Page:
If we'd thought that those rucksacks had been heavy during the trip around the Snowdon Horseshoe, it was nothing compared to the weight of them as we prepared to camp out that night. Each of us packed army blankets (we couldn't afford sleeping bags in those days), tinned and packaged food, milk, water, enamel mug and dish, eating utensils, our own first-aid kit, torch, and spare clothes. On top of this, Pete carried the Primus stove, fuel, and tent, while I carried the iron cooking pots, and climbing gear. To the sound of the jeers from those boys and girls that we were leaving in the lurch, Pete and I staggered out of the door, threw the rucksacks into the car and drove off.

We didn't go far in the car. Pete stopped just down the road and asked me if I'd be willing to explore some old tin mines the next morning. Apparently, he'd heard about these old mines from a friend and had been waiting for an opportunity to have a look around them.

The mines were over in the Cwellyn Valley and, according to Pete's friend, had been worked by German prisoners-of-war during the first World War. I don't know if that statement is true or not, but the mines were long abandoned when Pete heard about them.

I got my map out to find their exact location. Upon finding the spot on the map, we realised that the mines were on the other side of Moel Eilio, a peak situated behind Llanberis and on whose lower slopes we were then parked. The map showed a ridge rising from those lower slopes and leading straight up to the top of Moel Eilio.

At a height of 2382 feet, Moel Eilio is easily dismissed as no more than a large hill. The outskirts of Llanberis, on its lower slopes, were already 1000 feet above sea level. To climb the remaining 1400 feet up to the summit would only involve about one and a quarter miles of upward walking at a rough angle of 25 degrees.

As Pete and I studied the map, we gradually decided to walk up over the summit, camp beside the mines for the night, then, after exploring the mines in the morning, we'd return to the car by the same route. With no thought to our tired bodies, we drove to the start of the ridge, left a note on the dashboard, slung those heavy `sacks onto our backs and staggered off up the slope.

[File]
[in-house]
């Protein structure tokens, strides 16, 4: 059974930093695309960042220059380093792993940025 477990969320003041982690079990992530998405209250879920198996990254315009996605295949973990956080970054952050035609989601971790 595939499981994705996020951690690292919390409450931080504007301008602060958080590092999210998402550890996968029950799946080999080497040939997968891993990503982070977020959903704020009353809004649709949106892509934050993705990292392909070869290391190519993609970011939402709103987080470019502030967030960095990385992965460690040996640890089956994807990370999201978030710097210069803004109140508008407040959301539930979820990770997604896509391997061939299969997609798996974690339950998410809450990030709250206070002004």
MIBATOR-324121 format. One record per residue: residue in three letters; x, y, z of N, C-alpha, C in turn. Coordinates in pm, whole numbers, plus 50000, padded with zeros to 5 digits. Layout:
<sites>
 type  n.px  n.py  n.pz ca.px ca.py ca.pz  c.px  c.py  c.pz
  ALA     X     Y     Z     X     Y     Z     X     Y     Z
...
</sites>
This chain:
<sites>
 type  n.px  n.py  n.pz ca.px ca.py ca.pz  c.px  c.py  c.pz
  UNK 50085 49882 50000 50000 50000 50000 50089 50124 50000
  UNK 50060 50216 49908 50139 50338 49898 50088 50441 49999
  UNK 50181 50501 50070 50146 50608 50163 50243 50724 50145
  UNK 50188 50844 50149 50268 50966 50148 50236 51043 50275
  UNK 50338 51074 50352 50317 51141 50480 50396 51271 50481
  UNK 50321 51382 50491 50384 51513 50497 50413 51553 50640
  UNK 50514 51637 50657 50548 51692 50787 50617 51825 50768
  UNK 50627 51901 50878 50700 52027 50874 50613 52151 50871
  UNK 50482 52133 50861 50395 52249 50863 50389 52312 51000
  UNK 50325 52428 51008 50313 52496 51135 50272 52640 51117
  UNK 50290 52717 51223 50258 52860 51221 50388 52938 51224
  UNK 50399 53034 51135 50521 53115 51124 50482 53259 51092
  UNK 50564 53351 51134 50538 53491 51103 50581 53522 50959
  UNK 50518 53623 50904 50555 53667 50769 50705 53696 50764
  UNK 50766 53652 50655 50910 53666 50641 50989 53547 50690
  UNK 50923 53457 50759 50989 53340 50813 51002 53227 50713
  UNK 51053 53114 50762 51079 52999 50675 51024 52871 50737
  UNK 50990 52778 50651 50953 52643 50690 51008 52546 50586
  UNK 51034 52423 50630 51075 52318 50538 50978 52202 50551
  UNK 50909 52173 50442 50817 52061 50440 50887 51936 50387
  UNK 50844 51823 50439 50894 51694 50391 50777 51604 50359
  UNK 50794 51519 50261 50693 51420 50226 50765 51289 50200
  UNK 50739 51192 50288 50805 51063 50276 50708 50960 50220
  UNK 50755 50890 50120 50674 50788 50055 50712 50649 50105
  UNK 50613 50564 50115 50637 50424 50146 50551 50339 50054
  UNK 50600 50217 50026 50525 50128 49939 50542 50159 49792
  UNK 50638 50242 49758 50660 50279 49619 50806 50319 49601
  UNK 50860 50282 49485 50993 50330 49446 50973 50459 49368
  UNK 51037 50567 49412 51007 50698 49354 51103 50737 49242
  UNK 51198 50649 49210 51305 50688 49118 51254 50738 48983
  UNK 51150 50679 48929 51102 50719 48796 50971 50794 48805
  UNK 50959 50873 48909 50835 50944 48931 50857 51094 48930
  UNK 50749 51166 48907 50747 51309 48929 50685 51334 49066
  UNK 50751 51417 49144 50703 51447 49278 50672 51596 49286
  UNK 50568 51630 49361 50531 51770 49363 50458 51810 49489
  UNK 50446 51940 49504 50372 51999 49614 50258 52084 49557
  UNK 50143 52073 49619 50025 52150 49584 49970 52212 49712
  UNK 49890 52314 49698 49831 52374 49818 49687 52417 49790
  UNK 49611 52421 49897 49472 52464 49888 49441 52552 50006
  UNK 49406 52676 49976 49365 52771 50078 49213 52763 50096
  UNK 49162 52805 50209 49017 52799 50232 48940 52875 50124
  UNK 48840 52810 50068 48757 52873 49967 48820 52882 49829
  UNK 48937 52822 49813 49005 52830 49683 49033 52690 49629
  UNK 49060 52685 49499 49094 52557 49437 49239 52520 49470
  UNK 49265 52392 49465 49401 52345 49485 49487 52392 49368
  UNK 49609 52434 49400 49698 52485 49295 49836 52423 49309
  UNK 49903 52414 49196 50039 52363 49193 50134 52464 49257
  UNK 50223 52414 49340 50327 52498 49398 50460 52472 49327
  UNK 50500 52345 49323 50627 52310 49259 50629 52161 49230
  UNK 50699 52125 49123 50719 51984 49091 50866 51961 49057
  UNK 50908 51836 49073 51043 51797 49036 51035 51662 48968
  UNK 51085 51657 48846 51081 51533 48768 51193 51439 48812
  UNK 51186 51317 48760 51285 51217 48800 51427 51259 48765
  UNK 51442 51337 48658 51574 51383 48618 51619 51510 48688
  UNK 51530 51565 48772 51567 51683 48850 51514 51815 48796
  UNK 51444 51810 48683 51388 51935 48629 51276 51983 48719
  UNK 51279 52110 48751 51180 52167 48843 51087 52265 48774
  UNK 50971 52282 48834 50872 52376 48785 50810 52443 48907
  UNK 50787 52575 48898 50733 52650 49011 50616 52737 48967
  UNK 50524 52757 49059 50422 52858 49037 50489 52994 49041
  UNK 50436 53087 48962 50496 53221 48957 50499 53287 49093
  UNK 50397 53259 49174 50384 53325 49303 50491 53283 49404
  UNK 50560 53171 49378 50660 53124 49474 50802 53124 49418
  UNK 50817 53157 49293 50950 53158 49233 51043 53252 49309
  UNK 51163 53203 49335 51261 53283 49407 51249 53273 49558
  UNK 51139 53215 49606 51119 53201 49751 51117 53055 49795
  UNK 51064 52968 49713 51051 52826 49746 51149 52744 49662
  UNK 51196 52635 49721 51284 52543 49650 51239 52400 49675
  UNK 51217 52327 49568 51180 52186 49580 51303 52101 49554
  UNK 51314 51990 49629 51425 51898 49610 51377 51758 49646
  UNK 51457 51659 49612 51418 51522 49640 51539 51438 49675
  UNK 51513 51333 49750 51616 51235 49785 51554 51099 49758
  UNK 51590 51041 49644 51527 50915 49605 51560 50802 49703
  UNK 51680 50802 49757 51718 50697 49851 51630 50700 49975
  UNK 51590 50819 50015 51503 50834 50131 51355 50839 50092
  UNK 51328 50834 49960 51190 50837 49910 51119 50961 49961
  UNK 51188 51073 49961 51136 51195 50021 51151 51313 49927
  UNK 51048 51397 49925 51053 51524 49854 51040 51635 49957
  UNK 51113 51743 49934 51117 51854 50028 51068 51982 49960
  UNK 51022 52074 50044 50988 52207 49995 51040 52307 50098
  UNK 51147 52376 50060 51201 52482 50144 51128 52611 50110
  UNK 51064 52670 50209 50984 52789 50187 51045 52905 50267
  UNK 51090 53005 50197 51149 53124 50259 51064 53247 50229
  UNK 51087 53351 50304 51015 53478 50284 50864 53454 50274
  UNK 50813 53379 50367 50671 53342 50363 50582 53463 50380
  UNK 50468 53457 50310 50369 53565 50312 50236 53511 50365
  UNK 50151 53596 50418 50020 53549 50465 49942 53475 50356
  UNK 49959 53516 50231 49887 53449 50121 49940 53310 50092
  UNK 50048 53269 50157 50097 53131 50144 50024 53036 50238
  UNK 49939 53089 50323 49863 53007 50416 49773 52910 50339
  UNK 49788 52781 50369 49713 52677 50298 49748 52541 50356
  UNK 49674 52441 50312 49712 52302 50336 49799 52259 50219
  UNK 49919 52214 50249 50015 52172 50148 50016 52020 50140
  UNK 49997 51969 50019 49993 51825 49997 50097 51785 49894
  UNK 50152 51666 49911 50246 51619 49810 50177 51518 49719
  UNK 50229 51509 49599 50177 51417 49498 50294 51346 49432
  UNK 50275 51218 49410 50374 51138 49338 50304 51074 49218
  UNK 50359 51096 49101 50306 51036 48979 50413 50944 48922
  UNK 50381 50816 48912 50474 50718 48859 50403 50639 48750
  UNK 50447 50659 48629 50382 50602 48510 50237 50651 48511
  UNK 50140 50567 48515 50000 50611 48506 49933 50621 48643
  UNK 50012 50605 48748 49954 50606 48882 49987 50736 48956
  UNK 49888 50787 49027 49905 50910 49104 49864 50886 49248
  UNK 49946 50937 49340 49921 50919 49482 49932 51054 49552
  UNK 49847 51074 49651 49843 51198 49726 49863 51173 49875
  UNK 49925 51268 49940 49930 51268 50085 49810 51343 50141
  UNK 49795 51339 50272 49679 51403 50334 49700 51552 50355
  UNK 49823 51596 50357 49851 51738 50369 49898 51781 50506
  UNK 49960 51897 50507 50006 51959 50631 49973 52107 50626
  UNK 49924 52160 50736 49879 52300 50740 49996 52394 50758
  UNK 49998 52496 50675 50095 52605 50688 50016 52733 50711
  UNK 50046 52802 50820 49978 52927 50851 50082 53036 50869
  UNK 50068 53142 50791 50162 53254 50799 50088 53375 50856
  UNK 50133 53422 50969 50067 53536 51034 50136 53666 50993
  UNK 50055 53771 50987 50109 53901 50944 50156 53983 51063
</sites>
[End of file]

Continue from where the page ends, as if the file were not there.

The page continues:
Little knowing that our decision would cause me to experience something wonderful to remember all through my remaining life, I tried to forget the painful legs and shoulders, and the crushing weight of my rucksack, concentrating my whole mind on forcing those legs and shoulders to do their work. Now and again I glanced up towards the, by then, cloud-covered summit and groaned to myself when it seemed that we'd hardly made any progress since the last time I'd looked.

To my way of thinking, the struggle up that bare, featureless hillside was another one of those boring drags. I'd climbed most of the high peaks around Britain by that time and I wasn't really interested in adding this one to my list. It was only the thought of exploring those mines, and doing something for Pete, that kept me moving upwards.

More and more our legs and shoulders screamed out for a rest. It was the rucksacks, sagging heavily down on our backs, that had caused our problems. But, if we wanted to do as we'd planned, and do it safely, then we had to carry that gear with us. We had set our safety standards a long time before and had already seen a few examples of what can happen when people go up in the hills unprepared. We struggled on at a snail's pace.

Finally, we reached the cloud level and had a brief rest while I fished out my compass and map. I took some bearings of features that we could see back down below, so that we could work out our position and set an accurate course for the summit. Those cross-bearings had indicated that we only had about a quarter of a mile to go before reaching that summit. But an accurate course was essential if we were to find it safely. The sun was low in the sky, the wind was roaring across the hillside, and what we could see of our way ahead looked very gloomy in the thick mist that swirled by just above us. The map showed that there were some steep crags just to the left of the summit, we didn't want to lose our way in the mist and chance falling over them.